Voice-based AI-powered digital assistants, such as Alexa, Siri, and Google Assistant, present an exciting opportunity to translate healthcare from the hospital to the home. But building a digital, medical panopticon can raise many legal and ethical challenges if not designed and implemented thoughtfully. This paper highlights the benefits and explores some of the challenges of using digital assistants to detect early signs of cognitive impairment, focusing on issues such as consent, bycatching, privacy, and regulatory oversight. By using a fictional but plausible near-future hypothetical, we demonstrate why an “ethics-by-design” approach is necessary for consumer-monitoring tools that may be used to identify health concerns for their users.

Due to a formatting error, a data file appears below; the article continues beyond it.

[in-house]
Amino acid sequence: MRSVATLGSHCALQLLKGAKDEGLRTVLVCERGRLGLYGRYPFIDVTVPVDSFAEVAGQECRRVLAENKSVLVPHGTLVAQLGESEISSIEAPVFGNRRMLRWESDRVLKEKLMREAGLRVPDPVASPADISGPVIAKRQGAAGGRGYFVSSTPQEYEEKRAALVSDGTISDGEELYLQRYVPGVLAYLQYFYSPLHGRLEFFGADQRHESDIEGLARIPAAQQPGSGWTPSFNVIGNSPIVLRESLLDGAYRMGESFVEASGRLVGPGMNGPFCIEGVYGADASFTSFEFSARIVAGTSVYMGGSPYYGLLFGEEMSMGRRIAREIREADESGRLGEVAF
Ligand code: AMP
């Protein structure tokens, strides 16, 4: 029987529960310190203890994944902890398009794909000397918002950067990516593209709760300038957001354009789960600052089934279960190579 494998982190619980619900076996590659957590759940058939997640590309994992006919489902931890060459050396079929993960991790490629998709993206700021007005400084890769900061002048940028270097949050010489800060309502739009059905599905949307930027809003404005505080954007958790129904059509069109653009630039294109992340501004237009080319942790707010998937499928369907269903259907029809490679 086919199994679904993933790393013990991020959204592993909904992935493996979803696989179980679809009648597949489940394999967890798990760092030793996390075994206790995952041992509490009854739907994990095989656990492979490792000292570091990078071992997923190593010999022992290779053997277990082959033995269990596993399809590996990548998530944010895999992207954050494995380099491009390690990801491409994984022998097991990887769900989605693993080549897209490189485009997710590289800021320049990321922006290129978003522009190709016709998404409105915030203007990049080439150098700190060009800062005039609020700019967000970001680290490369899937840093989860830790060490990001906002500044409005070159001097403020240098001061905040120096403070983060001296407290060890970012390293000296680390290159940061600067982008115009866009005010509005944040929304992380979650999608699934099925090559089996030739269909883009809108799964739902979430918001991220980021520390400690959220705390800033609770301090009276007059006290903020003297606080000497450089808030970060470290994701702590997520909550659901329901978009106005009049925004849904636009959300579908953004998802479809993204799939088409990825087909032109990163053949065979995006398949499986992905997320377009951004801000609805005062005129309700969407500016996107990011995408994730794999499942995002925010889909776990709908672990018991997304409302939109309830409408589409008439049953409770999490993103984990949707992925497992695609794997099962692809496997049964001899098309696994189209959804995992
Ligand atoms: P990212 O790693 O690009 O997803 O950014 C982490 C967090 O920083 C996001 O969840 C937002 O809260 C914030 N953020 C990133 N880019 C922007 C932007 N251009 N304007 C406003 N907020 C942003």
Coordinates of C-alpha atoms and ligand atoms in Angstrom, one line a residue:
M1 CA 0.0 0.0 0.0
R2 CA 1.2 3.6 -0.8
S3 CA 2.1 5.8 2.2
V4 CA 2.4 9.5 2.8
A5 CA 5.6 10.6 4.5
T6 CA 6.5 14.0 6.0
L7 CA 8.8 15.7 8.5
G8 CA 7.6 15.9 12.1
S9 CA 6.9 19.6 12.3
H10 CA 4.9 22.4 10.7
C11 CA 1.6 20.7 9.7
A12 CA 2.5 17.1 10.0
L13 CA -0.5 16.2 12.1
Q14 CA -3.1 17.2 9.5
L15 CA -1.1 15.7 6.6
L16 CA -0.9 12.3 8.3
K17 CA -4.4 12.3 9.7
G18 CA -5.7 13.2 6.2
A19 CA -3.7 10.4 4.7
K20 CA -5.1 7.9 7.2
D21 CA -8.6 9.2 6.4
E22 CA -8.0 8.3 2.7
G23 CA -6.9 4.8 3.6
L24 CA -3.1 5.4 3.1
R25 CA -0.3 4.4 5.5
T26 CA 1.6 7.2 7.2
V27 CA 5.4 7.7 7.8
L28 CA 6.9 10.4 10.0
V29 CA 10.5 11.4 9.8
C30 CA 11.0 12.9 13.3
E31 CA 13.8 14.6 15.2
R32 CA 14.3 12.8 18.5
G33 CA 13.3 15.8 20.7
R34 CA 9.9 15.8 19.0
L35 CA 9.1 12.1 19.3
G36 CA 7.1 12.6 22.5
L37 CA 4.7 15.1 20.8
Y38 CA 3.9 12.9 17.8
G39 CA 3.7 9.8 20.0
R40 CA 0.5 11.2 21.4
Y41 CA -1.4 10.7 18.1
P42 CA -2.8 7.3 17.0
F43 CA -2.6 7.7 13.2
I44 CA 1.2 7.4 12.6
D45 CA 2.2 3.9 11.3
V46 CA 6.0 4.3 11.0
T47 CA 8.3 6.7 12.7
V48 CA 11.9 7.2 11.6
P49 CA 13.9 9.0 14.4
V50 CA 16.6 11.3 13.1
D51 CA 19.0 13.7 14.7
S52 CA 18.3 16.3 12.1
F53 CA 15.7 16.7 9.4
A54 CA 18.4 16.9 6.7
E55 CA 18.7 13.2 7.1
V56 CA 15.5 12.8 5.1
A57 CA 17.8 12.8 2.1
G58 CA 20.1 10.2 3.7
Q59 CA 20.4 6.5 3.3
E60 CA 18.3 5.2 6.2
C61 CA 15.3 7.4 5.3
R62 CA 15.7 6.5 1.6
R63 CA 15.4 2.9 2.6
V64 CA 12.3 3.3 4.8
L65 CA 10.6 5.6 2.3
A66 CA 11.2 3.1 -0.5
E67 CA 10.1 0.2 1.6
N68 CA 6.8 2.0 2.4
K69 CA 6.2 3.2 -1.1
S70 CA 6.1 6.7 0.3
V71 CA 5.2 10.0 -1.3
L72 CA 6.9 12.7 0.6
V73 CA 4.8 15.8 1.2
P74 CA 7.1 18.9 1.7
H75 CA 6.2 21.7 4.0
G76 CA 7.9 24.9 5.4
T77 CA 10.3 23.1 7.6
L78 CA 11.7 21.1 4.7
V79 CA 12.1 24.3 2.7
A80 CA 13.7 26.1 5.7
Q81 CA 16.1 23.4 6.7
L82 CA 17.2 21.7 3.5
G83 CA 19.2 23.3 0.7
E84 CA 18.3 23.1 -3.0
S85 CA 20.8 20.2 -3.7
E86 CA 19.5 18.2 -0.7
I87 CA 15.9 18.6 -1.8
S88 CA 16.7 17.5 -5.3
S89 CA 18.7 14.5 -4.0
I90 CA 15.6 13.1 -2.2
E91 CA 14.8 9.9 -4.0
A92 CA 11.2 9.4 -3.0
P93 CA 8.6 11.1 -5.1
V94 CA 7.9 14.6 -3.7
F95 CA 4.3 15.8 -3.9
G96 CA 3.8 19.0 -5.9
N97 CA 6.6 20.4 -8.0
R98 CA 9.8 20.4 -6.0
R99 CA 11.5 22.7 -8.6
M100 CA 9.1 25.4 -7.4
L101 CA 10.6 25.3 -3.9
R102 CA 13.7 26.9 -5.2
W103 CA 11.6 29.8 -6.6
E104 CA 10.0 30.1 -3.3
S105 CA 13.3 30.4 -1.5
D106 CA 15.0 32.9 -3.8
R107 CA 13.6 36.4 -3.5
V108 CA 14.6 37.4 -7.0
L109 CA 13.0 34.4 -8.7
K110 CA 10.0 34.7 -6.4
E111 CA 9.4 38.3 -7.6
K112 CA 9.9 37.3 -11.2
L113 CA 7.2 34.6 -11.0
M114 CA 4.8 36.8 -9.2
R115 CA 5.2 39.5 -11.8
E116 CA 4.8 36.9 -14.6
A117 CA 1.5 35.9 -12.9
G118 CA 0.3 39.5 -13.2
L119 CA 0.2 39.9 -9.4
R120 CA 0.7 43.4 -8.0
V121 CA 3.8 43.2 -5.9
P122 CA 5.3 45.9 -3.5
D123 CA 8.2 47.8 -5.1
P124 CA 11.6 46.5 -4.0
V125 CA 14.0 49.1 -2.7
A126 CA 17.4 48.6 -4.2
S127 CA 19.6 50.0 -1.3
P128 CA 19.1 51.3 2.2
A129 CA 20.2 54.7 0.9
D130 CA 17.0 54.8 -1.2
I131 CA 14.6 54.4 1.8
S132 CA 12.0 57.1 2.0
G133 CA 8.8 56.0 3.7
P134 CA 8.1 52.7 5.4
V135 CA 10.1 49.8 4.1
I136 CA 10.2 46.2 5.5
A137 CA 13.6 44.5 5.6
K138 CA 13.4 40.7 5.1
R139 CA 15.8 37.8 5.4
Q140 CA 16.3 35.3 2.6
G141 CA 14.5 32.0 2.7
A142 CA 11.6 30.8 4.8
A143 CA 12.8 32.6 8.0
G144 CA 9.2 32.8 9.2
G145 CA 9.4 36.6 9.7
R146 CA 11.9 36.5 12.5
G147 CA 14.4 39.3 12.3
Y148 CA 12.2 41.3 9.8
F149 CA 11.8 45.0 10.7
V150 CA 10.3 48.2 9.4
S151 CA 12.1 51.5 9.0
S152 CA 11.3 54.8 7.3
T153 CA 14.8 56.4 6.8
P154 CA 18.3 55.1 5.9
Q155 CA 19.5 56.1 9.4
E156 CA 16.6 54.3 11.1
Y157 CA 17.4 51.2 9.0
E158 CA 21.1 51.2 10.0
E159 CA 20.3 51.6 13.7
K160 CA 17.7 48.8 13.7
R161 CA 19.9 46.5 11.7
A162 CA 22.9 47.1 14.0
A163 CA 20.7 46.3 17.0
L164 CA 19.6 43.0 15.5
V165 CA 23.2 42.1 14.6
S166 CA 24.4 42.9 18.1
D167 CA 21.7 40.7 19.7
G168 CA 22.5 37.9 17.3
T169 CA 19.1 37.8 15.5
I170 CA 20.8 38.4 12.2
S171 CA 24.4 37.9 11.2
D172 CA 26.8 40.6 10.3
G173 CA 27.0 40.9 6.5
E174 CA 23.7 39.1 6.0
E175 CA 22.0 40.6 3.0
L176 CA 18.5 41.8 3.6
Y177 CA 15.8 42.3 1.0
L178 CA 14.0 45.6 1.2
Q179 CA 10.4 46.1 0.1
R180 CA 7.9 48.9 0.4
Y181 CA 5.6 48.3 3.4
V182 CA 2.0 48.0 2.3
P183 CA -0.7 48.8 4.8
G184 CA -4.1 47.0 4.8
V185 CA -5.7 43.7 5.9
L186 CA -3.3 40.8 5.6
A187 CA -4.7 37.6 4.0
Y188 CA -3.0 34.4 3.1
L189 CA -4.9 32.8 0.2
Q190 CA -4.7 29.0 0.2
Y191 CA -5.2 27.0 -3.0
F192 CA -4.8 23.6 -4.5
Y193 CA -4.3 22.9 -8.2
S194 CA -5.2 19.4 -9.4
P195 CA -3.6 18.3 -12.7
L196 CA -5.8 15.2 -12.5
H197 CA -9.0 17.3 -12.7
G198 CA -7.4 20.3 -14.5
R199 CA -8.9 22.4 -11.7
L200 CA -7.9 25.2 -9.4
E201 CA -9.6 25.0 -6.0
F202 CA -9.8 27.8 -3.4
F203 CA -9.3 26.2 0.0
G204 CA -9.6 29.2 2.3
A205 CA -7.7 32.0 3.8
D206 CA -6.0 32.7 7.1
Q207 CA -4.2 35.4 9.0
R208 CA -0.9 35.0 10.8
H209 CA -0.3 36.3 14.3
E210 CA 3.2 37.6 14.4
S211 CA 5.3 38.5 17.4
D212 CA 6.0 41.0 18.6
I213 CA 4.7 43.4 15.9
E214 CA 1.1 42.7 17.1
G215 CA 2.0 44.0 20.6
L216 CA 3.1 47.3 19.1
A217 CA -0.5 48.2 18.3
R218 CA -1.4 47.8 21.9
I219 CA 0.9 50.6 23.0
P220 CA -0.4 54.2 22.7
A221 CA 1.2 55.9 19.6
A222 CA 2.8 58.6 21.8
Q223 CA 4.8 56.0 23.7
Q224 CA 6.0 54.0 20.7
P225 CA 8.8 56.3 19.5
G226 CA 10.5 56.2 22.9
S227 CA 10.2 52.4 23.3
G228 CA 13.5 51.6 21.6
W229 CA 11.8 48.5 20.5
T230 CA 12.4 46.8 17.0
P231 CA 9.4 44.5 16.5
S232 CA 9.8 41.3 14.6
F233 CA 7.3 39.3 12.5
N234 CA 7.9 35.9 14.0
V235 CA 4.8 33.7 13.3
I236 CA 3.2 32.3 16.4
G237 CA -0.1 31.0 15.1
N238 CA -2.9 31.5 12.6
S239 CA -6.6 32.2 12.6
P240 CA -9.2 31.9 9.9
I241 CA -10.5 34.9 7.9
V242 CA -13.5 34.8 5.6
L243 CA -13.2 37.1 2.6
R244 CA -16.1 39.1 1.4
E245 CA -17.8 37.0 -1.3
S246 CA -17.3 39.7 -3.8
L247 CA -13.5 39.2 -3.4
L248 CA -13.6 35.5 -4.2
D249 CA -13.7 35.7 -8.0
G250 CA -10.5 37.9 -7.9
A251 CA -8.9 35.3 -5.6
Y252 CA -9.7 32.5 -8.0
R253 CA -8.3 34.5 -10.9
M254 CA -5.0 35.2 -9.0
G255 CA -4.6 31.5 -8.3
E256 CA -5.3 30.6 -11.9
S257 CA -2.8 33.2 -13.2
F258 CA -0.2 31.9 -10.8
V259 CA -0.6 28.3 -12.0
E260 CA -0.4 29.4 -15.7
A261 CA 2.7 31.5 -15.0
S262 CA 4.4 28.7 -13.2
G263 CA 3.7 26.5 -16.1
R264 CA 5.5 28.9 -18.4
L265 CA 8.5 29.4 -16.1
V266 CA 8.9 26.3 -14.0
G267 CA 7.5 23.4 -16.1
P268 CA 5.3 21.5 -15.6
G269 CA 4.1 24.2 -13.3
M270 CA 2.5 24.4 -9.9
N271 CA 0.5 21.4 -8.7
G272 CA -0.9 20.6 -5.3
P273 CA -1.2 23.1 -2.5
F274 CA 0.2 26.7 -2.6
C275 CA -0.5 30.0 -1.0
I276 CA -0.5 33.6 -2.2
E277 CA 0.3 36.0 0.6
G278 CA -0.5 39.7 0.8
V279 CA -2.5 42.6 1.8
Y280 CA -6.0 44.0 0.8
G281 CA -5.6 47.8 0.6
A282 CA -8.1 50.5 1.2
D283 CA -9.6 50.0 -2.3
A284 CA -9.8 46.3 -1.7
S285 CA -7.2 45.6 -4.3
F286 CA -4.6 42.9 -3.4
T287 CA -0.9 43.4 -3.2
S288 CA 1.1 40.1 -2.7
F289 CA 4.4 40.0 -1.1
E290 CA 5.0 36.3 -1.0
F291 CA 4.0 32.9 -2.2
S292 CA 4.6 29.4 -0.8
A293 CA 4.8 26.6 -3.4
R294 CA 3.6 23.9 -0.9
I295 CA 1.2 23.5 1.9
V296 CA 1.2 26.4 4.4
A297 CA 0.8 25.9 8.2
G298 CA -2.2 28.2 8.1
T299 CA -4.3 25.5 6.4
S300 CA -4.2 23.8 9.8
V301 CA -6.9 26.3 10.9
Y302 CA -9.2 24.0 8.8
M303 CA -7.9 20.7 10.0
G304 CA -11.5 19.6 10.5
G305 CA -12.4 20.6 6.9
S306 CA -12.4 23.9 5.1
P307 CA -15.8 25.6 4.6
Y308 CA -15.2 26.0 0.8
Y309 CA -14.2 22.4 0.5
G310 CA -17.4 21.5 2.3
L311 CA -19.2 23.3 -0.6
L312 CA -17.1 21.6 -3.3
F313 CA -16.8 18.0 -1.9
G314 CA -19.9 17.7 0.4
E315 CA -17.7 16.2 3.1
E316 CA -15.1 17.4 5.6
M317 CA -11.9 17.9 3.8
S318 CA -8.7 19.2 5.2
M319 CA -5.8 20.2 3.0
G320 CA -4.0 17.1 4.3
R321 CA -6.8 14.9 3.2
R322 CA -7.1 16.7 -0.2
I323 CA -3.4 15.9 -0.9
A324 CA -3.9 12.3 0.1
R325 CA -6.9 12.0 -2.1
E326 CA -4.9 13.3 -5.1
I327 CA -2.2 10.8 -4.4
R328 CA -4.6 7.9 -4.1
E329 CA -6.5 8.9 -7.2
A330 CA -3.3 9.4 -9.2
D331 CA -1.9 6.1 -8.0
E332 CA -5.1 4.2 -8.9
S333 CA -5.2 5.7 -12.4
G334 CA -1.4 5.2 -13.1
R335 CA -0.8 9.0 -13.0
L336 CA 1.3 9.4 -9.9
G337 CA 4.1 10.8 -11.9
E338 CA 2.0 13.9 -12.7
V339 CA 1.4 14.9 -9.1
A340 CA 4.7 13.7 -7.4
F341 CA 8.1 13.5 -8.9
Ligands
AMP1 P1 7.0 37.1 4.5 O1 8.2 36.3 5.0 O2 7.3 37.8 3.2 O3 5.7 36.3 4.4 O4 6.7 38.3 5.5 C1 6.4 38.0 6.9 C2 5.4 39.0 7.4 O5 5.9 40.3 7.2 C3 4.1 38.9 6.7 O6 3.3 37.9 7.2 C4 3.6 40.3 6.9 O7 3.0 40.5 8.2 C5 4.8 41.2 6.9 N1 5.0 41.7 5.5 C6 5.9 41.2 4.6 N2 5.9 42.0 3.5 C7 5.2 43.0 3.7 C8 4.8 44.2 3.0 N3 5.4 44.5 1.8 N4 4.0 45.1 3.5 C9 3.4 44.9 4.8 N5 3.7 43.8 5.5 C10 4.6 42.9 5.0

“Janice is a 77-year-old woman living alone. Her daughter, Maggie, works in another city and worries about Janice. Maggie buys Janice Amazon’s Hear, which is a new speaker with a built-in microphone and a voice-activated digital assistant. The Hear is equipped with a new AI tool that can detect early signs of cognitive impairment by identifying and analyzing patterns in speech and use of the monitoring tool. It even has the capability to produce a “speech report” that displays how speech patterns identified by the monitoring tool compare to the user’s past speech, as well as the speech of other users who own and use the tool. Janice and Maggie both felt the monitoring tool offered a promising way to help Janice remain in her beloved home while addressing Maggie’s concern about keeping her mother safe. Over the next year, Maggie receives alerts that her mother’s speech patterns have changed and that she repeats questions. Maggie schedules a visit with her mother’s primary care physician and brings a printout of the speech report to the appointment. The physician refers Janice to a neurologist.”